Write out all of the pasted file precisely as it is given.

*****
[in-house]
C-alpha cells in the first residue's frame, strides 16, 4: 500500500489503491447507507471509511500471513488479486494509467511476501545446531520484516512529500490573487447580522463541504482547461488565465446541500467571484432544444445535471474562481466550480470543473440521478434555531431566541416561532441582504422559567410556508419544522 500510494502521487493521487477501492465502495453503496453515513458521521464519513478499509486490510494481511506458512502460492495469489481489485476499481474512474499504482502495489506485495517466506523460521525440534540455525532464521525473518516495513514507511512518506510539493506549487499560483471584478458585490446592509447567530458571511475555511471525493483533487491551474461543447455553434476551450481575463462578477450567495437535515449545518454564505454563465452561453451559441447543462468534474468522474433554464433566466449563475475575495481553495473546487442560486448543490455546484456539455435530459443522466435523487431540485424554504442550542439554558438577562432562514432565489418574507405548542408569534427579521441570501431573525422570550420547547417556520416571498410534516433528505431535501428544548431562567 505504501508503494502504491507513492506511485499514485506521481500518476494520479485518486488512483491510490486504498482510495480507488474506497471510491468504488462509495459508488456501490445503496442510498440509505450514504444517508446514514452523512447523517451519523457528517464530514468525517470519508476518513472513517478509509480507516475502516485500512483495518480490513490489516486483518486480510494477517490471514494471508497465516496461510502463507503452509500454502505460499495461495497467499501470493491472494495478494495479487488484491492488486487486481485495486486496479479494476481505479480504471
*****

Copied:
[in-house]
C-alpha cells in the first residue's frame, strides 16, 4: 500500500489503491447507507471509511500471513488479486494509467511476501545446531520484516512529500490573487447580522463541504482547461488565465446541500467571484432544444445535471474562481466550480470543473440521478434555531431566541416561532441582504422559567410556508419544522 500510494502521487493521487477501492465502495453503496453515513458521521464519513478499509486490510494481511506458512502460492495469489481489485476499481474512474499504482502495489506485495517466506523460521525440534540455525532464521525473518516495513514507511512518506510539493506549487499560483471584478458585490446592509447567530458571511475555511471525493483533487491551474461543447455553434476551450481575463462578477450567495437535515449545518454564505454563465452561453451559441447543462468534474468522474433554464433566466449563475475575495481553495473546487442560486448543490455546484456539455435530459443522466435523487431540485424554504442550542439554558438577562432562514432565489418574507405548542408569534427579521441570501431573525422570550420547547417556520416571498410534516433528505431535501428544548431562567 505504501508503494502504491507513492506511485499514485506521481500518476494520479485518486488512483491510490486504498482510495480507488474506497471510491468504488462509495459508488456501490445503496442510498440509505450514504444517508446514514452523512447523517451519523457528517464530514468525517470519508476518513472513517478509509480507516475502516485500512483495518480490513490489516486483518486480510494477517490471514494471508497465516496461510502463507503452509500454502505460499495461495497467499501470493491472494495478494495479487488484491492488486487486481485495486486496479479494476481505479480504471